“I don’t believe that copy-pasta coders should be used anywhere, maybe if they are copy-eat-cook-pasta coders: You may read, but you may not paste until you understand what you’ve read! :-)”
- Taco Kemna
Just doing this alone isn’t enough though. You might be able to maintain an existing code base, fixing bugs and adding minor features here and there. That is totally fine, because that is precisely what most line-of-business software needs.
By default, software is in an almost perpetually broken state. If you are the end user of any software - this includes apps, websites, et cetera - and think you have it bad when software is buggy, spare a thought for the coders who wrote it: What you experience is way, way, better than what the coders deal with when coding it!
After furiously coding for several hours at a stretch, there is a brief moment where the software actually works as it should, and in that brief moment, we capture that precise state, tag it, build it, and release it, and ship it or deploy it to customers. This doesn’t last for very long - the code is broken again, because you started coding the next thing.
The code sitting in your text editor, the code that you, as a coder stare at on the screen, is in this perpetual cycle of peaks and troughs. 1% peaks, and 99% troughs. The truth is that as a coder, you spend less time actually writing code, as you do stepping through code in a debugger, inspecting the data, and inspecting the output logs. All of this to figure out where something went wrong.
We have all been there!
So actually getting things to work at all was an amazing feeling. When something has been broken for several hours, or sometimes even several days, and you have been plugging away at it furiously, trying all manner of things to get the code to do what you want it to do, and you finally crack the problem, and type that final line of code that fixes the problem, hold your breath while you verify that it works, and unlike all the previous times… lo and behold, it works!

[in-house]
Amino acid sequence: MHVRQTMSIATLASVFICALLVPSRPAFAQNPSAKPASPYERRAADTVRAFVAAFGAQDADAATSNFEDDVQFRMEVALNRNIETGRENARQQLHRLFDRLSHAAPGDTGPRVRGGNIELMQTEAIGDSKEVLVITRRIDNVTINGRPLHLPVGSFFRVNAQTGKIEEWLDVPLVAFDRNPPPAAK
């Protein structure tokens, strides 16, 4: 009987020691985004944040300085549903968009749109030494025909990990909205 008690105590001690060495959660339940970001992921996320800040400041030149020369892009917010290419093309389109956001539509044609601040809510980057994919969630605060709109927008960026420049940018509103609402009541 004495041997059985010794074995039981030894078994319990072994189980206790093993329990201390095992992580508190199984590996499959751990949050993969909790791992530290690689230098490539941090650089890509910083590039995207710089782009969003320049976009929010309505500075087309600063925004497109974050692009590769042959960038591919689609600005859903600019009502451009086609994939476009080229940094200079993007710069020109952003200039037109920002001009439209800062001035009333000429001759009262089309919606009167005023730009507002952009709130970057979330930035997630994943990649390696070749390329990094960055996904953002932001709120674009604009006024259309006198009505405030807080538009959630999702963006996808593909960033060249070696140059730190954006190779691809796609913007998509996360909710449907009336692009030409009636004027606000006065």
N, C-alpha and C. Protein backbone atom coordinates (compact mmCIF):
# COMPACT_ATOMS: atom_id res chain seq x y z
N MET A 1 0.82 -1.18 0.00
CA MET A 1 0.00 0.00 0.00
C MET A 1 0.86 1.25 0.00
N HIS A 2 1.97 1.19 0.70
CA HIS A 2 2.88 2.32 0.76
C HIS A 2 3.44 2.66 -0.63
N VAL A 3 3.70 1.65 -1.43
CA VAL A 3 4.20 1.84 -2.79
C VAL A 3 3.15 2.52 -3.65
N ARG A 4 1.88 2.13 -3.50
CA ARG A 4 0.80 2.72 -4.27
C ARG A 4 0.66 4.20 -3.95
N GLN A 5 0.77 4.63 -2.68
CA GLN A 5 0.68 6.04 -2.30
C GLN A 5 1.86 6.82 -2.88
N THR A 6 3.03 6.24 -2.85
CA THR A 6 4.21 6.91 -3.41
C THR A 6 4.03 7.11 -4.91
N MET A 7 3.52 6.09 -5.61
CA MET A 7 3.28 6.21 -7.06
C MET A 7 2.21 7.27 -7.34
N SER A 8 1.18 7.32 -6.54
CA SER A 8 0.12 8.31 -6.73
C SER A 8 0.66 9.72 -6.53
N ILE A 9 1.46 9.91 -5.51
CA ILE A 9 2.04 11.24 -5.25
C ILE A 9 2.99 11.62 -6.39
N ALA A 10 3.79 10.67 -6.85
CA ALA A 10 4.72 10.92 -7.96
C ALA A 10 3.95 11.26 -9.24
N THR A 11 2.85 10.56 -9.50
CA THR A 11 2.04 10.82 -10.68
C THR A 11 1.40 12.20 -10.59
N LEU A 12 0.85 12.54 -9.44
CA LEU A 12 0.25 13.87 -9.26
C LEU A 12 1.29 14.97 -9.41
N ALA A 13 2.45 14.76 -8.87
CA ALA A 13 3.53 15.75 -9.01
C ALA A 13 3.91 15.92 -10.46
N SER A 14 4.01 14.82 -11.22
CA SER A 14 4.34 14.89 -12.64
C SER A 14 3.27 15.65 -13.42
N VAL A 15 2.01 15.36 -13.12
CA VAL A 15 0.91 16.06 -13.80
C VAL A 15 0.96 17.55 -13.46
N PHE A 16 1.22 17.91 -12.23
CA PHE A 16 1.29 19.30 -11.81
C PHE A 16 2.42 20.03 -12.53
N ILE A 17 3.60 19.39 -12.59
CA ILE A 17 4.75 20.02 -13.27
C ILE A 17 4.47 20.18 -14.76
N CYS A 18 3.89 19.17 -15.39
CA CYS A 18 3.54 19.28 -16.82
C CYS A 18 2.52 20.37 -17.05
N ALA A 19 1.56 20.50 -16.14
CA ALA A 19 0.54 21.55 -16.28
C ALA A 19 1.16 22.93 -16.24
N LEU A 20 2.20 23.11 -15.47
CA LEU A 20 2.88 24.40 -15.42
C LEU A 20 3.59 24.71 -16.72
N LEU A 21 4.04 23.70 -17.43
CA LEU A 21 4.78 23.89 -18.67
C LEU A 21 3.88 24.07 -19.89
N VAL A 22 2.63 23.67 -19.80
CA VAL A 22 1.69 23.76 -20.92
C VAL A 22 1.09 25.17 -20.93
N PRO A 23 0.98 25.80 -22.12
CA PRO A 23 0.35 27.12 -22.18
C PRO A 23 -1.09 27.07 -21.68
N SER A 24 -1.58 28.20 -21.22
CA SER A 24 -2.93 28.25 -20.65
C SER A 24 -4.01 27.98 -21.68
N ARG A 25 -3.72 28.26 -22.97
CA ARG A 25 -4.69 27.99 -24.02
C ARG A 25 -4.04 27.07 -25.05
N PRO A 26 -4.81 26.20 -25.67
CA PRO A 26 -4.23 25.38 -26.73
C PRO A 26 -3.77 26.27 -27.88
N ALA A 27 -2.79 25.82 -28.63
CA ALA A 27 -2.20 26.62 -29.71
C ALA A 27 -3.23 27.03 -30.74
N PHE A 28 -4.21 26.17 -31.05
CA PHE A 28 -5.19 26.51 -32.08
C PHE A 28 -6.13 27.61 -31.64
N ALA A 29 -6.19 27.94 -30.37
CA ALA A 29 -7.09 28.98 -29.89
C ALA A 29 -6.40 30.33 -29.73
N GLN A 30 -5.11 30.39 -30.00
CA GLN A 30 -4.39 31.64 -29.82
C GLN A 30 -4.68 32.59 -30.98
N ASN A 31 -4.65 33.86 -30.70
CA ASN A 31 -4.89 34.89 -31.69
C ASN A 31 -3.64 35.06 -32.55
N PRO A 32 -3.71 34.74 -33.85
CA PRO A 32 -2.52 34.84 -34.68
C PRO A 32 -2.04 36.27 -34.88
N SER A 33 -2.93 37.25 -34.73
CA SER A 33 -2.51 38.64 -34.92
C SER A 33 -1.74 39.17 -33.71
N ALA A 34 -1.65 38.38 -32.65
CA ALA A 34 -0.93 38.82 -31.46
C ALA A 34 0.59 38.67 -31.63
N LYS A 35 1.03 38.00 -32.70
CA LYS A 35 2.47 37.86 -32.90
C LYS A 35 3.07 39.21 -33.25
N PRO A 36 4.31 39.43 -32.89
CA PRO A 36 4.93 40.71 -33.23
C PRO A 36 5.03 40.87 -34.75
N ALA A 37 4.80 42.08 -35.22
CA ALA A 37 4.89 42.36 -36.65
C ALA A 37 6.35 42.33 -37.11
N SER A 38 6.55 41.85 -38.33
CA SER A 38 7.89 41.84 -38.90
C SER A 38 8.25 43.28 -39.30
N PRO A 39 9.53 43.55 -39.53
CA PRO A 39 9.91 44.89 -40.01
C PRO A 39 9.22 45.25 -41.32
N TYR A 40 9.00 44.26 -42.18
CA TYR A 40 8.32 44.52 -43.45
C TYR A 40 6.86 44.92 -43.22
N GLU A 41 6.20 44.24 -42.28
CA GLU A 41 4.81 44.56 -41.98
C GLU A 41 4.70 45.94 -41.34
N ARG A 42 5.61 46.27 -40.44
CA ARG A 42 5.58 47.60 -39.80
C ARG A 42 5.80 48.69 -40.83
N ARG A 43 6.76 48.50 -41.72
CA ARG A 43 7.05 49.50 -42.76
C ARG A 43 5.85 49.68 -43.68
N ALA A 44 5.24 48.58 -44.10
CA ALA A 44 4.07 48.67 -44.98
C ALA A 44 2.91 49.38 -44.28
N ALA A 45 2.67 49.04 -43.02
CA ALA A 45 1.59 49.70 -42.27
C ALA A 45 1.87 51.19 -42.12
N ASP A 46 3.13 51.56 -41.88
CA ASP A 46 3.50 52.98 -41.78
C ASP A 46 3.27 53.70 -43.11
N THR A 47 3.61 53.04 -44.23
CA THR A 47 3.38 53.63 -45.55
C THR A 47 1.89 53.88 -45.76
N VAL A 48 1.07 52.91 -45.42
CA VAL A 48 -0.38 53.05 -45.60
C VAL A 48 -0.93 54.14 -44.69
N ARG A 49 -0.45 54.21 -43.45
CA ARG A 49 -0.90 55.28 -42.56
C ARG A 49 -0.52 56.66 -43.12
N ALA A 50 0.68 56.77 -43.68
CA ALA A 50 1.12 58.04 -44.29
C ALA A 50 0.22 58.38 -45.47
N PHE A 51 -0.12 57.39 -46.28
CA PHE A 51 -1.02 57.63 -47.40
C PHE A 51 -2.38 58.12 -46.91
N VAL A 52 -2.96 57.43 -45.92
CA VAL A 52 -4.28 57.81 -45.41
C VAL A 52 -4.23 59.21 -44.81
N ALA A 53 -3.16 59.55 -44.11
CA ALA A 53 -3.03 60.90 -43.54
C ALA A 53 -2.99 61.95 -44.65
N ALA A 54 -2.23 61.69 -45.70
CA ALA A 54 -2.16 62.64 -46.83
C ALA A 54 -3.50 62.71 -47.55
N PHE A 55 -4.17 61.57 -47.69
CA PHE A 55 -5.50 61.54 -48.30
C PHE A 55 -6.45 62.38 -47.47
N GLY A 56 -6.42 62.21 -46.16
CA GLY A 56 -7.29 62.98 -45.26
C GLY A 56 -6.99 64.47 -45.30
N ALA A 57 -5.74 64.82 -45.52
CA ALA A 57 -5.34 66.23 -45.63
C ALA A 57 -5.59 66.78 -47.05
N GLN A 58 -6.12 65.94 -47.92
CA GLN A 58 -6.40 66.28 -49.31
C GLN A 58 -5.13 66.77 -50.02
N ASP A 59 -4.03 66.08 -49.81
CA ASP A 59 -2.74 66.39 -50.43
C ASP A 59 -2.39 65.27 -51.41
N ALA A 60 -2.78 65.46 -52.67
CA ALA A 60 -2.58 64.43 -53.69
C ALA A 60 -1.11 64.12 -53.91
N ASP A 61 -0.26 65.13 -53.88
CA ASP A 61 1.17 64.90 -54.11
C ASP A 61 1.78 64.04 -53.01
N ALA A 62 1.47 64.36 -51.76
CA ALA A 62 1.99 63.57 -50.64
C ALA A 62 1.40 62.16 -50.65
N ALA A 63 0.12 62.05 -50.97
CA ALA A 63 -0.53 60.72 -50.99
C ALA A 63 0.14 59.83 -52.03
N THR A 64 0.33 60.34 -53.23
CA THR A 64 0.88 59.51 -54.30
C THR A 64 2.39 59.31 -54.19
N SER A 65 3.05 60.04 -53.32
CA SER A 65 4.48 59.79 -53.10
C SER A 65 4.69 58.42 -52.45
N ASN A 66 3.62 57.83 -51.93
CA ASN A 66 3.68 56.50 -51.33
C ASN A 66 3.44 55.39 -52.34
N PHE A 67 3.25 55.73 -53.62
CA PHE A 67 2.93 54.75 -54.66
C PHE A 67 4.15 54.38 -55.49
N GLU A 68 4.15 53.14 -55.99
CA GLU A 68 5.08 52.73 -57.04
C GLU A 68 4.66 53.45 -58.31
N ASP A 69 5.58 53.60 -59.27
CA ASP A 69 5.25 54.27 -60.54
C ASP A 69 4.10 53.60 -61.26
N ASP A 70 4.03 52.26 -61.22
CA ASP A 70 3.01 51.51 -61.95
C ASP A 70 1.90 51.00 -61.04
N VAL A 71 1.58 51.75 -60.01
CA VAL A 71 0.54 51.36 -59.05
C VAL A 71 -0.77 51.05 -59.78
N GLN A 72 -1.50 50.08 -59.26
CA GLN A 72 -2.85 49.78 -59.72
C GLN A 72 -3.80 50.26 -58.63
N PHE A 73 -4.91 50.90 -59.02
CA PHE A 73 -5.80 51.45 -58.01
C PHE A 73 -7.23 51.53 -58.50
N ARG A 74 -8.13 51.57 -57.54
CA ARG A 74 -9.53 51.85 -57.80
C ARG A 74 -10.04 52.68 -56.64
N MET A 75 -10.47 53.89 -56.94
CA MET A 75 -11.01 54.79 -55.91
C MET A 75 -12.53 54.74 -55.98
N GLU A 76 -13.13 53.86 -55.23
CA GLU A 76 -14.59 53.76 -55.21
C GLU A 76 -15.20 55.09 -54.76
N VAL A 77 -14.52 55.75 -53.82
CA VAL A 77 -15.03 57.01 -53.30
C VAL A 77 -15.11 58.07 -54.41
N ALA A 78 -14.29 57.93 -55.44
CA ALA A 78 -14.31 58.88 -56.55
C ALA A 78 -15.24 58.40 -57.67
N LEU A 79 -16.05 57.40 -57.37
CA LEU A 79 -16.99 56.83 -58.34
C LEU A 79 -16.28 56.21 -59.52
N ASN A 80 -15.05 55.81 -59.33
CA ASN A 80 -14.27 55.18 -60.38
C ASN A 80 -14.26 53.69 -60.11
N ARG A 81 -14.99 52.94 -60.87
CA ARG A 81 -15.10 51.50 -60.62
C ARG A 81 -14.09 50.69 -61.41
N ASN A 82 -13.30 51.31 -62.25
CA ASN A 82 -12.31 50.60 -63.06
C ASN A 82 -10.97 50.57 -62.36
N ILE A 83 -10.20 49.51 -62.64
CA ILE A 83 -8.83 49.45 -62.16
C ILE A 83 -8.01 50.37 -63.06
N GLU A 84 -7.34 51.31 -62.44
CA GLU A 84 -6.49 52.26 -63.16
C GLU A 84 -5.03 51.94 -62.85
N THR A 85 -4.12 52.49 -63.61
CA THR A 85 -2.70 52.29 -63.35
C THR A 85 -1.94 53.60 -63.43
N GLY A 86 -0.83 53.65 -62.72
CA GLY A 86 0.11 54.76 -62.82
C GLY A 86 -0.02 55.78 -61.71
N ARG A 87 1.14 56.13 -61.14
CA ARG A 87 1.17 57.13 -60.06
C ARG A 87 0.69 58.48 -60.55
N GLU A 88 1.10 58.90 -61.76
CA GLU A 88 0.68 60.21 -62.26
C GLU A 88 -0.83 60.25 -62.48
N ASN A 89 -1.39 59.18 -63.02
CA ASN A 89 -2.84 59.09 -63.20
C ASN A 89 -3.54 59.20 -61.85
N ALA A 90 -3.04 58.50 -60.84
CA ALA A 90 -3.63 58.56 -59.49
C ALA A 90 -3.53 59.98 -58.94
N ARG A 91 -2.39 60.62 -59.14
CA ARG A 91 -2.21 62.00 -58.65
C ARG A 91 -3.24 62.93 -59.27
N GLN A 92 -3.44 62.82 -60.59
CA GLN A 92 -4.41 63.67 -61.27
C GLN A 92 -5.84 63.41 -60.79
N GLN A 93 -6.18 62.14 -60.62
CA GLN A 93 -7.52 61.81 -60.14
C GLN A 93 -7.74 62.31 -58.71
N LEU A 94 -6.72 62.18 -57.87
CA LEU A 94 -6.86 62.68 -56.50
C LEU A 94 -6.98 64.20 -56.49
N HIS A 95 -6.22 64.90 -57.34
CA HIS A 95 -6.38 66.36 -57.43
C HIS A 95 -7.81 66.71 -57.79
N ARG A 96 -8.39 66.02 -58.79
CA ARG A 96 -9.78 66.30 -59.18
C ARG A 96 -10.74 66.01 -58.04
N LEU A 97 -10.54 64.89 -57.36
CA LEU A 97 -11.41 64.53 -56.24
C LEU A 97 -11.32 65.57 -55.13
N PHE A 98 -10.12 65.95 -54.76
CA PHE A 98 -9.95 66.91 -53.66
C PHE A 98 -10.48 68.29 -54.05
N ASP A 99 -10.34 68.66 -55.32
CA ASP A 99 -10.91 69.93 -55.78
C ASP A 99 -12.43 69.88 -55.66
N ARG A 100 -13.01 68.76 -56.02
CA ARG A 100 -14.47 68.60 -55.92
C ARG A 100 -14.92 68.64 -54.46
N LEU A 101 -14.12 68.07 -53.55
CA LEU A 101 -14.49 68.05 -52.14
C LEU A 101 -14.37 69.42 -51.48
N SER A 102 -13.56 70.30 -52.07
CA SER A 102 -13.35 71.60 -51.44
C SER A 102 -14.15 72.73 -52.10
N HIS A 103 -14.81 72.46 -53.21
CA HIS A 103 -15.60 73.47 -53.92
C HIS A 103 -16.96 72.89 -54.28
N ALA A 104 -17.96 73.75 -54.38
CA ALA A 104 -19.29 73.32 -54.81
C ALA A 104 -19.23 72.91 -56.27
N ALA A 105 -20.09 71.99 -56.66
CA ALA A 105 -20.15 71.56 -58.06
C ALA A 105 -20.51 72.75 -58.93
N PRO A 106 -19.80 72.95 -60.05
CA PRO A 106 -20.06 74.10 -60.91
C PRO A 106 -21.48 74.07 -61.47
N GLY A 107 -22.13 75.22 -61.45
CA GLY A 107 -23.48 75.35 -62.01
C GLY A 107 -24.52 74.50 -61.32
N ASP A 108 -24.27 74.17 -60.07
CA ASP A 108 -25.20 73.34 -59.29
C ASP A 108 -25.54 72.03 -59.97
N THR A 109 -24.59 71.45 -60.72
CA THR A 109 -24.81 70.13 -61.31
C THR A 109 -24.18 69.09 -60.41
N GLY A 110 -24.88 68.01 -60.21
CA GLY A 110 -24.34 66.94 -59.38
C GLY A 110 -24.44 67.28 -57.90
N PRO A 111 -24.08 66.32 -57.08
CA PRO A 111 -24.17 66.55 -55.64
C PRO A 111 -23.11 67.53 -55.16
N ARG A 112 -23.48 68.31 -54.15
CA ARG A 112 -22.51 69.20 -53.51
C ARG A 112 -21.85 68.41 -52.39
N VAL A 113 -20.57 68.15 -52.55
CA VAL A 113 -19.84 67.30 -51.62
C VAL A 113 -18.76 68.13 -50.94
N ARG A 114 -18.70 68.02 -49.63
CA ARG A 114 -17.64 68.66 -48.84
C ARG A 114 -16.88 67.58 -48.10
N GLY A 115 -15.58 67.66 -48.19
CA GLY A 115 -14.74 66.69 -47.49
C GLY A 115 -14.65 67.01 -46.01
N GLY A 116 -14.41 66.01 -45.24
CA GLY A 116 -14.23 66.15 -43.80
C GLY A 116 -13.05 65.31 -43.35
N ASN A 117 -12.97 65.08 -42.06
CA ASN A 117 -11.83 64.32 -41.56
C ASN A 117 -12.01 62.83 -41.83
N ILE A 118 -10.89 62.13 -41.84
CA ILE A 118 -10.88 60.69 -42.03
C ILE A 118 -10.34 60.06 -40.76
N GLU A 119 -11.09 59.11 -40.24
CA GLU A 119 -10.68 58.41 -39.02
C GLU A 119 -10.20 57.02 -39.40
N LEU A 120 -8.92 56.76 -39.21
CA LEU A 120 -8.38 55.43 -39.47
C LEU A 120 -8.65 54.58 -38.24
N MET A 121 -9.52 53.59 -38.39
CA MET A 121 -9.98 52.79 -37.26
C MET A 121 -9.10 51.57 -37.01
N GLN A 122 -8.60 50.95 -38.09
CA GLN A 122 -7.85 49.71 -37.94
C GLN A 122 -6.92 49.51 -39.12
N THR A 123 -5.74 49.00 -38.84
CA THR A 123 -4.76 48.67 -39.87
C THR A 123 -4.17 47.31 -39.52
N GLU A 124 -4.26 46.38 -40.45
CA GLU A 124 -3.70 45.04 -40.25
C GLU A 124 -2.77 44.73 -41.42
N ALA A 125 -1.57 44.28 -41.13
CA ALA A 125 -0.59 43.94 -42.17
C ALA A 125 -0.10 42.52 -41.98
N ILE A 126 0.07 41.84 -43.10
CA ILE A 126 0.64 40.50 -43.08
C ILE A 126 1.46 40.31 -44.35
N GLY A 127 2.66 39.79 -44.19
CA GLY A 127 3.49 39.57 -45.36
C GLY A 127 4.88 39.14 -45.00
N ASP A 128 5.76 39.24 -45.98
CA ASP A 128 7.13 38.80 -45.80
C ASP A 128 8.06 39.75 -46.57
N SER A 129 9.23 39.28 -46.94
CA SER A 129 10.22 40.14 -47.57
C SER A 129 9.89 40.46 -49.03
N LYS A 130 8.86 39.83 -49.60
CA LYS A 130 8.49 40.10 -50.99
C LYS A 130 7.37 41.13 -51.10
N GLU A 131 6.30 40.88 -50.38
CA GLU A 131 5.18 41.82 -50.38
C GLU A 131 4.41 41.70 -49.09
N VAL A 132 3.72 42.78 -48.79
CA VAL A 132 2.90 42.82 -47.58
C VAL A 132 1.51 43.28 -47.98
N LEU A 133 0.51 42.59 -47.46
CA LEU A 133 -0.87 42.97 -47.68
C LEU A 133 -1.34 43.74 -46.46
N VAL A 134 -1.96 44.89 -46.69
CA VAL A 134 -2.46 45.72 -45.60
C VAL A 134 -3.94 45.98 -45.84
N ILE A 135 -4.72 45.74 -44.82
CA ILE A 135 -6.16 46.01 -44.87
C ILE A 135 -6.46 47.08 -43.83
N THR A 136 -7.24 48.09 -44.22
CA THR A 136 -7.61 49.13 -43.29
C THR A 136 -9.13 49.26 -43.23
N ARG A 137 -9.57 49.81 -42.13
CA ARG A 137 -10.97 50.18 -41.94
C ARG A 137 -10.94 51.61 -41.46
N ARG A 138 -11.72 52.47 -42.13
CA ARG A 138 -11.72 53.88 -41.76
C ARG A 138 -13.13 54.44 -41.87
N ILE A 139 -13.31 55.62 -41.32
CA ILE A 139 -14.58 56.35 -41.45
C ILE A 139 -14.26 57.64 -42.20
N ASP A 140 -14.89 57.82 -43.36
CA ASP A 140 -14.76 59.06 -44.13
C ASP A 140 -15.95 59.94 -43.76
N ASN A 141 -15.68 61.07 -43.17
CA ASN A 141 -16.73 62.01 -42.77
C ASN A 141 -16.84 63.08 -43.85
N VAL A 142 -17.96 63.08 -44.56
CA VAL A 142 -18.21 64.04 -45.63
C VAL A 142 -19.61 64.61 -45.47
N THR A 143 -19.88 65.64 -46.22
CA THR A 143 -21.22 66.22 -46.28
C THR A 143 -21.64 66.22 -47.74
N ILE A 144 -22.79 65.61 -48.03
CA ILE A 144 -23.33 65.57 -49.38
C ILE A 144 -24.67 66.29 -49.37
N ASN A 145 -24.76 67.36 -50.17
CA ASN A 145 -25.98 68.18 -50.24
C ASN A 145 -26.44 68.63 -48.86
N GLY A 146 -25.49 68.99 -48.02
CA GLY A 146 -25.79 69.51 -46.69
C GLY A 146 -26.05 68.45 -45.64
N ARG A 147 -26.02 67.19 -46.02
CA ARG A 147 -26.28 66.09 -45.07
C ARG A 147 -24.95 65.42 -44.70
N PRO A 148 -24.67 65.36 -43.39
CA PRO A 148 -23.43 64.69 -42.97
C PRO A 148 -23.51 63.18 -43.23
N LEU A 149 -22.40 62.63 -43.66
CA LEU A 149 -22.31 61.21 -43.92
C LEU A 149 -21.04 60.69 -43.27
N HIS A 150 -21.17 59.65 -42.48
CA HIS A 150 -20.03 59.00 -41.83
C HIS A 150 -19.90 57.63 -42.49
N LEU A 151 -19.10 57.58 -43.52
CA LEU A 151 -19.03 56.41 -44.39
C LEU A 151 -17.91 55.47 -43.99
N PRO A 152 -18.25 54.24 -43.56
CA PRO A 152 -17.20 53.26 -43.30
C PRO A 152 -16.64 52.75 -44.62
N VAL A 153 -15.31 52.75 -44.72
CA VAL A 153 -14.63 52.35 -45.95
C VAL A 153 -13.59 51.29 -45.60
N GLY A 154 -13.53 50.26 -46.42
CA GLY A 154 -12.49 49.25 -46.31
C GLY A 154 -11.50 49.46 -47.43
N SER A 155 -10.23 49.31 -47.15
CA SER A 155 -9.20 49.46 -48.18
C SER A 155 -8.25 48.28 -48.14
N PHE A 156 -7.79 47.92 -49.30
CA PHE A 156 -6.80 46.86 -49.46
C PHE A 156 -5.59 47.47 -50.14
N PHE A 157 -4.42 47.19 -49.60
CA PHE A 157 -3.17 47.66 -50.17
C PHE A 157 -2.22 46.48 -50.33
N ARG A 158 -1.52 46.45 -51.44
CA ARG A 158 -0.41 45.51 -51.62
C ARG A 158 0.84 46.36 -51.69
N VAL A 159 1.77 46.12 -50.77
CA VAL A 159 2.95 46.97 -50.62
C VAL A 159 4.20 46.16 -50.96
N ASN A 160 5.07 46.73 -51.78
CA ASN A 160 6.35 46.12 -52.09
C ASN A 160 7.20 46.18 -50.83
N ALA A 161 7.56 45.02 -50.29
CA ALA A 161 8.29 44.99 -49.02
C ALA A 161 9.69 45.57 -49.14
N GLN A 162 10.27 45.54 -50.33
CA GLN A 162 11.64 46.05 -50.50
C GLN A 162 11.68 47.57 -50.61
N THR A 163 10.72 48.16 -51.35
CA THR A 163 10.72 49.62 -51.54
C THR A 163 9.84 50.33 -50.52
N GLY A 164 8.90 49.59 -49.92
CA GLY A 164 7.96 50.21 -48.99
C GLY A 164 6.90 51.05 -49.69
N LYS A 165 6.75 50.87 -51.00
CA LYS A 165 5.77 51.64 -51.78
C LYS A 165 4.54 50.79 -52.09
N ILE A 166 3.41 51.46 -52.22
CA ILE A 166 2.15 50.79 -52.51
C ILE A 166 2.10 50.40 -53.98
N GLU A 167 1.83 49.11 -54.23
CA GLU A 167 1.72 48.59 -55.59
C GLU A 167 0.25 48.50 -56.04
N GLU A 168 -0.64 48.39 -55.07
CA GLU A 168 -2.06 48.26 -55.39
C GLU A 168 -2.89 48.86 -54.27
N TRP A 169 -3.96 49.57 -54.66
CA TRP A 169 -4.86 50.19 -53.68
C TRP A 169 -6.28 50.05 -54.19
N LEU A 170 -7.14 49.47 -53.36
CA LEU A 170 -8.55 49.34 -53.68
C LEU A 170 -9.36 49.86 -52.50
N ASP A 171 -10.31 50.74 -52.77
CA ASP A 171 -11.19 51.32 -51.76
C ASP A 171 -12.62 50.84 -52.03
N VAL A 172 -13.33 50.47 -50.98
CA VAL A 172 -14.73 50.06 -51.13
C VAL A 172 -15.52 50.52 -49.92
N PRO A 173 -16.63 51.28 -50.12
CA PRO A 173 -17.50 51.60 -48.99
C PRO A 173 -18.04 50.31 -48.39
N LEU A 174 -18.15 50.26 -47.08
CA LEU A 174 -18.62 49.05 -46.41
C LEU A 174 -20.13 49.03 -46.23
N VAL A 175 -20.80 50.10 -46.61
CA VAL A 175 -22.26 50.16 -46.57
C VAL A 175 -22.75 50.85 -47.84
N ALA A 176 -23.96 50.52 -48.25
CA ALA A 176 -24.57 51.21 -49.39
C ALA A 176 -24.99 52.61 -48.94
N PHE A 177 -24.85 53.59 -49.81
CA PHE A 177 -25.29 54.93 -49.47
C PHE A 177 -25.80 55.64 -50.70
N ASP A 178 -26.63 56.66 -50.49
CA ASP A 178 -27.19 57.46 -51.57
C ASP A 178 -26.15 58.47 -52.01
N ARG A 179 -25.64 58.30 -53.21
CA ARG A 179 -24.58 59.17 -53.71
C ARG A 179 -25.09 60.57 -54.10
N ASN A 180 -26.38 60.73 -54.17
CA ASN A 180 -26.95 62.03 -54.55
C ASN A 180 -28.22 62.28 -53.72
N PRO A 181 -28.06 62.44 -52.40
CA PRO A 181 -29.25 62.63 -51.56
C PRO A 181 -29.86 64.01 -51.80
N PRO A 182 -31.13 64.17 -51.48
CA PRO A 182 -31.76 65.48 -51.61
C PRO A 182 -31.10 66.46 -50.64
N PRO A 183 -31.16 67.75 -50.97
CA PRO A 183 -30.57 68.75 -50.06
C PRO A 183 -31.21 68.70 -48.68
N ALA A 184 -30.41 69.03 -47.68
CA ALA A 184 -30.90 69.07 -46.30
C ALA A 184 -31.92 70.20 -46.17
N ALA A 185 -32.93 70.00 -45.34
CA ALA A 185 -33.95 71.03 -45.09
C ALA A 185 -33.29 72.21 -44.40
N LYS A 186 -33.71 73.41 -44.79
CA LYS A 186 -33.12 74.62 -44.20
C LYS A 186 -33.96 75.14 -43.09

That feeling is amazing.
I liken it to the feeling that you get after putting down the heavy objects that you have been lifting at the gym. You feel lighter - almost weightless even - because it is suddenly less effort to stand up than immediately before; and at the same time you get this post-exercise high with this all-round feel good feeling in your muscles and in your head. Both of those wear off after a couple of minutes of course, and then you go in for your next set of lifting heavy objects.
Copy-pasting code is what gets you to that feeling of gratification quicker and more frequently. After a while though, that elation that you get, when you actually get things to work is no big deal any more. After all, software is supposed to just work right? What’s the big deal that you got it to work for just that tiny sliver of time, for just that fleeting moment?
At that point, you have the realisation that: You need to do something more than this. You need to get more consistently good results for the effort that you put in. You think about your craft more “meta” way - what is the over-arching theme to the software, how can I make this code better, and how can I make myself a better coder?
This realisation culminates in a shift in approach. A shift away from ad-hoc solutions to ad-hoc problems; and a shift toward meta solutions/ generalised solutions to repeatable problems. Instead of copying or following individual snippets of code, you start copying or following patterns.
Patterns in code manifest themselves in a number of different ways, most commonly in the forms of: software design patterns, software libraries, software frameworks.
Remember that code is data and decisions about that data.
Well by following patterns - be they by incorporating design patterns, or utilising a library or framework - you as the coder have made a conscientious choice to have many of those decisions made for you. Let’s take a look at a couple of examples: